Route 138 continues northward along Riverside Avenue from the new bridge, creating a gap between the end of 103 and the northward curve of 138. Before the removal of the Slade's Ferry Bridge, Route 103 traveled along that bridge, ended in Fall River where Routes 6 and 138 meet; the entire route is in Bristol County. Neilbert.com Massachusetts Route Log Mass. Rt. 103 endpoint photos
The Cheetah Girls is a 2003 American musical television film based on the book series of the same name by Deborah Gregory. Four teen girls in Manhattan—Galleria, Chanel and Dorinda—perform at a children's birthday party as The Cheetah Girls. During the performance, several mistakes occur, including stumbles from Dorinda. While they feel a bit discouraged, Galleria is there to provide encouragement and remind the girls of their dreams of stardom. After the performance, Chanel rushes home to tell her mother about the show, but her mother is too busy preparing for a date with her new Parisian boyfriend to pay attention. Galleria comes home to her parents, who chastise her for not taking phone messages for her mother or walking their Bichon Frise dog, Toto. While it is clear that Galleria's parents are supportive, they wish that Galleria was more focused. Meanwhile, Dorinda must hurry off to her job, revealed to be janitorial work at a community center; the girls hope to become the first freshmen to win the talent show in their school's history.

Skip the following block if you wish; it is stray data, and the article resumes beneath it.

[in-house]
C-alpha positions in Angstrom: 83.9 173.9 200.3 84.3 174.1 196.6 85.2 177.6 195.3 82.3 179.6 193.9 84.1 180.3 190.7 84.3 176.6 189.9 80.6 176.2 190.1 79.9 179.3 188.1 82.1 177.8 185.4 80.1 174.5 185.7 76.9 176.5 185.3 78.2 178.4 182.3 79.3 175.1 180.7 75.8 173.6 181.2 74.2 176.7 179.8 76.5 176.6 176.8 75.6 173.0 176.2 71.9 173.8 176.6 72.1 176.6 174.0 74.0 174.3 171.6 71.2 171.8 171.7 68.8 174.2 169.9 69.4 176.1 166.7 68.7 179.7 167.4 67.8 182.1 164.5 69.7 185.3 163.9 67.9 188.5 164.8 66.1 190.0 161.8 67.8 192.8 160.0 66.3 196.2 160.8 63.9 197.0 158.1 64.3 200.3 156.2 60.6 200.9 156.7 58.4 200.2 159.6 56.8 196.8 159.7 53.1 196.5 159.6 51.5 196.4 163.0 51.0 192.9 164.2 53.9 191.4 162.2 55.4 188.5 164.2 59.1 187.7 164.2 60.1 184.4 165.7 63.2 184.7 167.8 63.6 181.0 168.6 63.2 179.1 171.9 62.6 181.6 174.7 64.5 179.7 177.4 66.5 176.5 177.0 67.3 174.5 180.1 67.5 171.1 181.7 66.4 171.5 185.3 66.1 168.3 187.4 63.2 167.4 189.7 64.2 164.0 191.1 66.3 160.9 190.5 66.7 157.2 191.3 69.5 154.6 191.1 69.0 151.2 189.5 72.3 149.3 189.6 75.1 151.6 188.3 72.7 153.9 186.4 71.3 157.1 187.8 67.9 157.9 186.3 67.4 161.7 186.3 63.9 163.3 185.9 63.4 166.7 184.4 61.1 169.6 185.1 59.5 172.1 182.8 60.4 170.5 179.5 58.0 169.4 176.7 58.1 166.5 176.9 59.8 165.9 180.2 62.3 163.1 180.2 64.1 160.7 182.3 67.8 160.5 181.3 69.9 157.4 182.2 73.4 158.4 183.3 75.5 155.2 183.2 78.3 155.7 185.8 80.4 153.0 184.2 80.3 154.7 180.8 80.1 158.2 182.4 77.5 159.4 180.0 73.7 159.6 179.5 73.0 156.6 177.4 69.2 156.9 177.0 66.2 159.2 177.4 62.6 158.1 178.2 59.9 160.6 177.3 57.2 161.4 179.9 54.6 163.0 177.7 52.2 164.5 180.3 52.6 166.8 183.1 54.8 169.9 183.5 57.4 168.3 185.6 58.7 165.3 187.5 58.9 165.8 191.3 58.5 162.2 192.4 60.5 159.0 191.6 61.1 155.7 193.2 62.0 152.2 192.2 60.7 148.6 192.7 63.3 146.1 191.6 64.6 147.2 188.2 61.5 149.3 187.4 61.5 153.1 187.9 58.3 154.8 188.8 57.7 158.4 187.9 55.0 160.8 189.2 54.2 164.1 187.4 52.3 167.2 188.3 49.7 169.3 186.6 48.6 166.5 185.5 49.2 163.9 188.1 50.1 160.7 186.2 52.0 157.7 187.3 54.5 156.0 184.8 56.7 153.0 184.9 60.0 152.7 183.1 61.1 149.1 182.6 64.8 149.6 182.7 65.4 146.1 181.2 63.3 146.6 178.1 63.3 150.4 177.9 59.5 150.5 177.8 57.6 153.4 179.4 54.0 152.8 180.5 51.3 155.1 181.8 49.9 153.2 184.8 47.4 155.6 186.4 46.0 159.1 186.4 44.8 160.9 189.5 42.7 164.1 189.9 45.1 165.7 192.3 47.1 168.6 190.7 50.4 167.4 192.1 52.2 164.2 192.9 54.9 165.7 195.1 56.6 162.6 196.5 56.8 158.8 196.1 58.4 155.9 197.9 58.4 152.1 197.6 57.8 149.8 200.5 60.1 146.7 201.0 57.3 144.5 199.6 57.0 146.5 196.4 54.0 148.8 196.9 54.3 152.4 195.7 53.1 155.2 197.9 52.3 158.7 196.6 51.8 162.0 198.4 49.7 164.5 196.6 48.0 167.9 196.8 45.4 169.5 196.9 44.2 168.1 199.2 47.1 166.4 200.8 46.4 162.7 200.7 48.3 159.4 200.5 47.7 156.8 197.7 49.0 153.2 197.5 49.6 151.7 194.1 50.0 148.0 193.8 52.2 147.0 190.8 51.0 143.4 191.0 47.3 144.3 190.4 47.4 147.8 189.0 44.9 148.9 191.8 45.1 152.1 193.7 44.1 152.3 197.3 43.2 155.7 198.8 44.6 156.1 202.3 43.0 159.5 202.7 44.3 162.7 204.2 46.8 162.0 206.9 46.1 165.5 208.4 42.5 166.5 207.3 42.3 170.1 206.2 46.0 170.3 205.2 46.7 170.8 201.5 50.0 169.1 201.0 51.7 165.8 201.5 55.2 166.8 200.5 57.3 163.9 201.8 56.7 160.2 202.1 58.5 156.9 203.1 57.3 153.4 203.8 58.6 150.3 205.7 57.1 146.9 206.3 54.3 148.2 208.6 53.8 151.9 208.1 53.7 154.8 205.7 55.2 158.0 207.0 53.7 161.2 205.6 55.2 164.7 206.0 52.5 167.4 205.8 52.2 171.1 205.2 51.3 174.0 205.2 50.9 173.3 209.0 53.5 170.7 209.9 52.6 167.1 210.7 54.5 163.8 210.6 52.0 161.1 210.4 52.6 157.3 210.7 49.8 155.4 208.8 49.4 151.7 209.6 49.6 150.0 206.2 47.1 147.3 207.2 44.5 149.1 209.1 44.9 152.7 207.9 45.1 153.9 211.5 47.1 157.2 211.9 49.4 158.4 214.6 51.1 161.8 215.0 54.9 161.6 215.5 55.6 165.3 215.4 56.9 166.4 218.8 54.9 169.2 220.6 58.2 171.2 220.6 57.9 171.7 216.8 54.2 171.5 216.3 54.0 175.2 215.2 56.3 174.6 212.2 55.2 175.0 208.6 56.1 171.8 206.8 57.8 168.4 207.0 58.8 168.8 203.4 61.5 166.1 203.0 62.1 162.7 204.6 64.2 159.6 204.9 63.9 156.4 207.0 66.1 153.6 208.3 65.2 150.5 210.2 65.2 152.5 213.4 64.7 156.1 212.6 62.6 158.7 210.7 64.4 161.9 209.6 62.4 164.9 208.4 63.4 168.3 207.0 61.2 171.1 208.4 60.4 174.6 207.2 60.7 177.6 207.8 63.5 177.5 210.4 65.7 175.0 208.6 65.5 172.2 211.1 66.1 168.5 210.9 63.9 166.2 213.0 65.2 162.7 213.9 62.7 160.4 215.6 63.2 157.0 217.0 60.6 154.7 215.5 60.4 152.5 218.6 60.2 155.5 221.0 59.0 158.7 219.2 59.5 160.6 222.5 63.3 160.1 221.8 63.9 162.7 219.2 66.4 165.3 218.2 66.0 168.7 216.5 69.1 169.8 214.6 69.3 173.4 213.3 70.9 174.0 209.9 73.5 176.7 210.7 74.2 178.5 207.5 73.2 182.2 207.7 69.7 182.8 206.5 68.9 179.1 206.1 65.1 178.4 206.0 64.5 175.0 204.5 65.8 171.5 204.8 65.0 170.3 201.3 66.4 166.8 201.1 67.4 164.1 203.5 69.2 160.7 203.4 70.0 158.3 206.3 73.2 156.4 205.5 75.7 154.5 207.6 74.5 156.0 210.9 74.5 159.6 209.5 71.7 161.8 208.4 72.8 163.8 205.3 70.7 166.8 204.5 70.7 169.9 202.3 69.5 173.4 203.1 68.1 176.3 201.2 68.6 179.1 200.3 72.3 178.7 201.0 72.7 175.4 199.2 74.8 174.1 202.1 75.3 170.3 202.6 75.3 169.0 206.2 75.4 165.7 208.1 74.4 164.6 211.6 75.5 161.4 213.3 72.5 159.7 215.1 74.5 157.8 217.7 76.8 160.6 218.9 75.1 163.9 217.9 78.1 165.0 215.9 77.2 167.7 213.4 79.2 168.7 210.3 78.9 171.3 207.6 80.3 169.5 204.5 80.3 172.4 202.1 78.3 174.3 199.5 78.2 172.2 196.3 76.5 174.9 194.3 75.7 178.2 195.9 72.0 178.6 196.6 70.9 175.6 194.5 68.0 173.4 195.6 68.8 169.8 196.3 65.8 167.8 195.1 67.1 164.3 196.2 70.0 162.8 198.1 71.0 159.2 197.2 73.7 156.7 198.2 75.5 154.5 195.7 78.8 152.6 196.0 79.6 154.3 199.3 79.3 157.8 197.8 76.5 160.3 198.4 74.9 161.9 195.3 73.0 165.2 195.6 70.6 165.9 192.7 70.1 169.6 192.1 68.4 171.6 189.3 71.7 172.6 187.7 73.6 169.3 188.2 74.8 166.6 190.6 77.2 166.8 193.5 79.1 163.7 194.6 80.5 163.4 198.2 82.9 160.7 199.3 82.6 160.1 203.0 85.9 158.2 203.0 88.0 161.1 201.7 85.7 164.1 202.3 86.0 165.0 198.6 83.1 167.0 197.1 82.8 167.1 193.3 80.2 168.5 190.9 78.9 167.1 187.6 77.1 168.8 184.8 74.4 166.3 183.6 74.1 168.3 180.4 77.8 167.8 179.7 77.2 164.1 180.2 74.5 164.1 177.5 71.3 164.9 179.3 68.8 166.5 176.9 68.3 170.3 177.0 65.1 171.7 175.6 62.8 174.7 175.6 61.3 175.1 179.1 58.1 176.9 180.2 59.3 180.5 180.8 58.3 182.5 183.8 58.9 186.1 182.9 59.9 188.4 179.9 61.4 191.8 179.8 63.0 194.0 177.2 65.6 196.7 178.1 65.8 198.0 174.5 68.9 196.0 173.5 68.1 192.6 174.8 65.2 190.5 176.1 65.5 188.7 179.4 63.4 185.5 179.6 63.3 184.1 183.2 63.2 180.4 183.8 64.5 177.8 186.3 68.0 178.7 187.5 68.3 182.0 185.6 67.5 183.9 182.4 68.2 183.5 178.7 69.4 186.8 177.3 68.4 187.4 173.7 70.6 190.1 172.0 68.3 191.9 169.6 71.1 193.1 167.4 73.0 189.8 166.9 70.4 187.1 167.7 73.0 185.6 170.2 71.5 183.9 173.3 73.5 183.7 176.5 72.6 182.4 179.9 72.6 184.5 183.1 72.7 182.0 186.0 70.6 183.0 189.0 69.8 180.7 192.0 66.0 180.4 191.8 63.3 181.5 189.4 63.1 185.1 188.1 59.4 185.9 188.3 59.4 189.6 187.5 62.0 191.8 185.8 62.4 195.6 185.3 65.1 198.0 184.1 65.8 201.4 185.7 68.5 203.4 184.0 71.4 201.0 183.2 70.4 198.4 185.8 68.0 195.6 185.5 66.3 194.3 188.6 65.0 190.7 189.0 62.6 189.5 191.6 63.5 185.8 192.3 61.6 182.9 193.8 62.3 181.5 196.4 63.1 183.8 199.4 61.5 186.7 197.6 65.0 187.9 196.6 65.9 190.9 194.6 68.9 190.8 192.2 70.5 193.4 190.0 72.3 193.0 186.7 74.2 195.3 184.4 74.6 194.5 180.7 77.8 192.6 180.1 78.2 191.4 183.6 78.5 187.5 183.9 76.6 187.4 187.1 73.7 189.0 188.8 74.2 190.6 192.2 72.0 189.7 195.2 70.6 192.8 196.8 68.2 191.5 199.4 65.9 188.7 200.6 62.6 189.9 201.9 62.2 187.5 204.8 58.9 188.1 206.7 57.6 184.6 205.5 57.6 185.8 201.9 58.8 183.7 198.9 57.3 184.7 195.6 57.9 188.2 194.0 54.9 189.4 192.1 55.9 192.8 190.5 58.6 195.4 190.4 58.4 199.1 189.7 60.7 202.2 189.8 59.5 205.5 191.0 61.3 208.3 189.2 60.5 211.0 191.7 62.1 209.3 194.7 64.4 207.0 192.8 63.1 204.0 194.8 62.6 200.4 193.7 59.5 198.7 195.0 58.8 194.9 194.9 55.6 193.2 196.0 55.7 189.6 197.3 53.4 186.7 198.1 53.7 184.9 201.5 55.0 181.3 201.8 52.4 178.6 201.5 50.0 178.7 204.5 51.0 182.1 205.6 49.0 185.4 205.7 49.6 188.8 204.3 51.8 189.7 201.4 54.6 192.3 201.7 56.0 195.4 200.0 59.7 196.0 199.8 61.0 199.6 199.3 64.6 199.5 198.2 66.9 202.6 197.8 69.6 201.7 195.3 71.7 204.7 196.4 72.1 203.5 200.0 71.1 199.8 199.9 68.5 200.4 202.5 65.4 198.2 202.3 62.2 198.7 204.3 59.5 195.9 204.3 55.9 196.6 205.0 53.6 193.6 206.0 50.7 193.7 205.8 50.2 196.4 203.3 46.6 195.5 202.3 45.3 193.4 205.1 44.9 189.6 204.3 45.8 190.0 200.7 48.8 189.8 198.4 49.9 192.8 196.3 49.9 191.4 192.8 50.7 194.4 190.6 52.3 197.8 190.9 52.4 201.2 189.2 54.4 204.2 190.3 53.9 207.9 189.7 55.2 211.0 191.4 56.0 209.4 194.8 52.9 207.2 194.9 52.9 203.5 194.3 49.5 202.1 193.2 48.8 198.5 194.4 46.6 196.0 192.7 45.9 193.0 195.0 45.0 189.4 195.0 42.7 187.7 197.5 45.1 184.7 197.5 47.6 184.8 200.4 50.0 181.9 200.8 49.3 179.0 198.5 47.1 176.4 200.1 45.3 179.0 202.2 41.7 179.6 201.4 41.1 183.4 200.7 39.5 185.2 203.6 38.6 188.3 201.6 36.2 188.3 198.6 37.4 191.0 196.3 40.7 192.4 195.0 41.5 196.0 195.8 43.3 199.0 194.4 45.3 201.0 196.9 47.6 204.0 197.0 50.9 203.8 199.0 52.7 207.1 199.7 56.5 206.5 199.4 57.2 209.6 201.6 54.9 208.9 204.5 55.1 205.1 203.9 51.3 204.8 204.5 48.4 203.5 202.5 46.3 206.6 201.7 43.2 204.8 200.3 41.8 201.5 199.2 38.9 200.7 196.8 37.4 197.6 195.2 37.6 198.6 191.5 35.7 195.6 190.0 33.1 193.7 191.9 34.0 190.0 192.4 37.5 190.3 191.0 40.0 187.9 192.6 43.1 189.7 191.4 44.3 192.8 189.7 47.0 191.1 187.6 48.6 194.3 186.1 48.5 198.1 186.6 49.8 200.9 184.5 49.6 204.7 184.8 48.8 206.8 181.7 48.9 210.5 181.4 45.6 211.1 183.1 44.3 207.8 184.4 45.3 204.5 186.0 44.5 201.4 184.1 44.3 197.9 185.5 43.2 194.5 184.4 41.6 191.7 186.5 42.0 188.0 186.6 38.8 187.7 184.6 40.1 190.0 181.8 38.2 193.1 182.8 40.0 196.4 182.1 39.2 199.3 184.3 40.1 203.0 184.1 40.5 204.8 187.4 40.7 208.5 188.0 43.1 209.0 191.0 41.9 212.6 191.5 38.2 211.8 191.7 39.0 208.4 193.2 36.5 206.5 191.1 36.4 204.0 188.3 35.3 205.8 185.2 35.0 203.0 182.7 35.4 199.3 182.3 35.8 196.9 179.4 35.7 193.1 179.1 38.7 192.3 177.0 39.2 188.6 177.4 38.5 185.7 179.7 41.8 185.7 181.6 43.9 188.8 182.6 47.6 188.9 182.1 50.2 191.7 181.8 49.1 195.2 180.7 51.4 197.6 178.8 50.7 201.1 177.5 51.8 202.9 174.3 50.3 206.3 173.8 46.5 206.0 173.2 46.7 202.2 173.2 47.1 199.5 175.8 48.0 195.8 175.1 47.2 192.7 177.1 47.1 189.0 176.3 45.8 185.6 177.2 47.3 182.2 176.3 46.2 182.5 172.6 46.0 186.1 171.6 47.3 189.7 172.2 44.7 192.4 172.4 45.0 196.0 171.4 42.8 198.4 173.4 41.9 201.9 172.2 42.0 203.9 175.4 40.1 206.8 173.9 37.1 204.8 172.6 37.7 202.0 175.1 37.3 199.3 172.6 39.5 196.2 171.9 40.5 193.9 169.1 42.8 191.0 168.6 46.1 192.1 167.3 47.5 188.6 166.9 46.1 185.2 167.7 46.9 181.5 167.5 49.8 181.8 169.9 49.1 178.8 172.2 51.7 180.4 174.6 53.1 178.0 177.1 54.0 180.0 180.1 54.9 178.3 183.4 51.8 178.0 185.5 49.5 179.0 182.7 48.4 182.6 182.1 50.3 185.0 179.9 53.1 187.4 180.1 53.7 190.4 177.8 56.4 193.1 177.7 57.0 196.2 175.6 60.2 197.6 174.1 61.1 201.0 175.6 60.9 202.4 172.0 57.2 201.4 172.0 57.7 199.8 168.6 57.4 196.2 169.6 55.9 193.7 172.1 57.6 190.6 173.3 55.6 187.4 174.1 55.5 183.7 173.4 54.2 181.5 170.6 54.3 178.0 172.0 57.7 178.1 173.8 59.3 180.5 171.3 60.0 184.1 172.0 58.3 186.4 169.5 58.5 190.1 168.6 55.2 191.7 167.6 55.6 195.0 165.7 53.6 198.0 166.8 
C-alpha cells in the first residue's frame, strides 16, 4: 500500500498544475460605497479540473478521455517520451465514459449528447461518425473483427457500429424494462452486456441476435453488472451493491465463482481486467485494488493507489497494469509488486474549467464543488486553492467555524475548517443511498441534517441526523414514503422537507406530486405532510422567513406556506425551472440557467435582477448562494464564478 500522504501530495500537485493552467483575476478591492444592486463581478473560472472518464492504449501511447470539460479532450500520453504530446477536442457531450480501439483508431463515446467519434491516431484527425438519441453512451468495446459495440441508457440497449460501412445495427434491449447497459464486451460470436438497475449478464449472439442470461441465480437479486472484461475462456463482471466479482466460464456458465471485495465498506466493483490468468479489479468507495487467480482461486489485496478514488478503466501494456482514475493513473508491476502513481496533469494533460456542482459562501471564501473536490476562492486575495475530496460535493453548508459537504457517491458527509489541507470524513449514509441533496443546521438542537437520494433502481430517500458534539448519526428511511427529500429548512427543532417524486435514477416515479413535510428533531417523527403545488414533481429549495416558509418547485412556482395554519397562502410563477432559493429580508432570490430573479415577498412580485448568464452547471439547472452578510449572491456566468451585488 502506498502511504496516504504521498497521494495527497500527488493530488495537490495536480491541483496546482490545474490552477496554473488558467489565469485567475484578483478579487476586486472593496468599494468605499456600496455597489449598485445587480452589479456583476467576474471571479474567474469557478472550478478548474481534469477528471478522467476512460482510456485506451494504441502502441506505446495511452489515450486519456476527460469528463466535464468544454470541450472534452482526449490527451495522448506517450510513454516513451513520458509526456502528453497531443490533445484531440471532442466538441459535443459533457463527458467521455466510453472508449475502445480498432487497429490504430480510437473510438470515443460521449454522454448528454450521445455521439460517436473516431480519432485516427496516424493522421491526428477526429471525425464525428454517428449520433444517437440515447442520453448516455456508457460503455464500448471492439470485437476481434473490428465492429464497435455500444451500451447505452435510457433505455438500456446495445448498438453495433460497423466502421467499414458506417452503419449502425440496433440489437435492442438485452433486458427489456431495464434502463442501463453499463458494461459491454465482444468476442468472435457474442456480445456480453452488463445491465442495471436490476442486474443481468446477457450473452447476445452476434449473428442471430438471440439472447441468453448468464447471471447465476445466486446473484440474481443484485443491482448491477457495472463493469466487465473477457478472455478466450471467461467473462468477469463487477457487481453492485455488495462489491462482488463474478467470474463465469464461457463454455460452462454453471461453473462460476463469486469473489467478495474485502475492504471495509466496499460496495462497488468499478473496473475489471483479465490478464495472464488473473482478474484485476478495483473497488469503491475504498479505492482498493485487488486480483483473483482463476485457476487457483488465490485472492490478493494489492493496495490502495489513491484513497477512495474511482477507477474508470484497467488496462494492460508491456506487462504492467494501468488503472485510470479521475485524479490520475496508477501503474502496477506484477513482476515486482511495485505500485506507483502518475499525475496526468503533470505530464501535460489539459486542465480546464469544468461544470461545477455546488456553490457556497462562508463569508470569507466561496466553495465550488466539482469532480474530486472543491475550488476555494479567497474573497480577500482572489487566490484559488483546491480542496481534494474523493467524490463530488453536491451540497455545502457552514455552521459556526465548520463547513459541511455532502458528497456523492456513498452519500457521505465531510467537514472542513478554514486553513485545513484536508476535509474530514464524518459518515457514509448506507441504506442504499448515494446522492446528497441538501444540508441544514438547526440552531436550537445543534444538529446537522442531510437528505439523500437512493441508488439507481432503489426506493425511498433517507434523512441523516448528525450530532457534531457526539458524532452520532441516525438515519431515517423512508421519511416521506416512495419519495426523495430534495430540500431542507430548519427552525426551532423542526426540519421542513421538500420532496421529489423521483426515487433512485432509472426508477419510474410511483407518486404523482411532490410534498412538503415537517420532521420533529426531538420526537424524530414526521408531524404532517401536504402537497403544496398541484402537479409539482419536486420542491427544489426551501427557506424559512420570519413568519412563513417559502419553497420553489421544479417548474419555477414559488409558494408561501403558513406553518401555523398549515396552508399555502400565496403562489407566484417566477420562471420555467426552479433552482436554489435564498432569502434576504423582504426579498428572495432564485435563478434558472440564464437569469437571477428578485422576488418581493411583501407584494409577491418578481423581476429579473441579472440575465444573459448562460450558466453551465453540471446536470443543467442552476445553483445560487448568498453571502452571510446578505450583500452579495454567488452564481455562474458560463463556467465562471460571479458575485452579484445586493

After a successful audition for the talent show, a famous alumnus of the school, Jackal Johnson, expresses interest in signing The Cheetah Girls to his record label. In front of the rest of the girls, Galleria introduces herself as the founder and songwriter of The Cheetah Girls, not appreciated by the group's other members. While Galleria's mother, Dorothea, is hesitant to let The Cheetah Girls pursue the opportunity with Jackal, she allows the girls to have a meeting after being encouraged by Galleria's father; the meeting is a success, despite some ongoing concerns from Dorothea, the girls begin to prepare to record their first song. This success leads to arrogance from Galleria, she suggests that The Cheetah Girls are too good to make time for the talent show without asking the group's other members for opinions, she criticizes Dorinda for wearing the same dull clothing. Aqua encourages Galleria's oldest friend, to speak to Galleria before things get worse. Meanwhile, Dorinda has the opportunity to work a dance audition at the center.